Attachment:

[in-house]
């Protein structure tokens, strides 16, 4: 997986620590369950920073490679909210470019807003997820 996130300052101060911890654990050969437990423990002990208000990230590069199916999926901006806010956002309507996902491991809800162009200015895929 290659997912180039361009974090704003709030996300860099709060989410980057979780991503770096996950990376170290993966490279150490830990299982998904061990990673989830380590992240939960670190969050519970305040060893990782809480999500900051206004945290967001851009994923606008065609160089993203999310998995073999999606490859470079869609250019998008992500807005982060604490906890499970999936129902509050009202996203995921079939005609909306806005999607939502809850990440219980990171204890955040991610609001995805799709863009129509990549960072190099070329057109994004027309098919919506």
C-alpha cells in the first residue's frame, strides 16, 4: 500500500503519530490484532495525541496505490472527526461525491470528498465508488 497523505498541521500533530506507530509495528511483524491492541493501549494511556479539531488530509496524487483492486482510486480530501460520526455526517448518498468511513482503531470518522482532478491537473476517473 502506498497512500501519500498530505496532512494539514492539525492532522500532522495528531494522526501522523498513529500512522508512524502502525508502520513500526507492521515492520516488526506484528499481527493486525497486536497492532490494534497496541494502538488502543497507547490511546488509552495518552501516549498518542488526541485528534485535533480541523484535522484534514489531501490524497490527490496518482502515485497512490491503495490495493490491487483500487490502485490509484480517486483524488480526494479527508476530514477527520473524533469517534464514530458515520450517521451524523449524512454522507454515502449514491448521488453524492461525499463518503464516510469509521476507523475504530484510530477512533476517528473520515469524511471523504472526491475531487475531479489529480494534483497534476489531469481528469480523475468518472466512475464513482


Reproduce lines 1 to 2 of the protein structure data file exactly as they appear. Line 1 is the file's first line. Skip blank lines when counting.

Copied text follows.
[in-house]
């Protein structure tokens, strides 16, 4: 997986620590369950920073490679909210470019807003997820 996130300052101060911890654990050969437990423990002990208000990230590069199916999926901006806010956002309507996902491991809800162009200015895929 290659997912180039361009974090704003709030996300860099709060989410980057979780991503770096996950990376170290993966490279150490830990299982998904061990990673989830380590992240939960670190969050519970305040060893990782809480999500900051206004945290967001851009994923606008065609160089993203999310998995073999999606490859470079869609250019998008992500807005982060604490906890499970999936129902509050009202996203995921079939005609909306806005999607939502809850990440219980990171204890955040991610609001995805799709863009129509990549960072190099070329057109994004027309098919919506």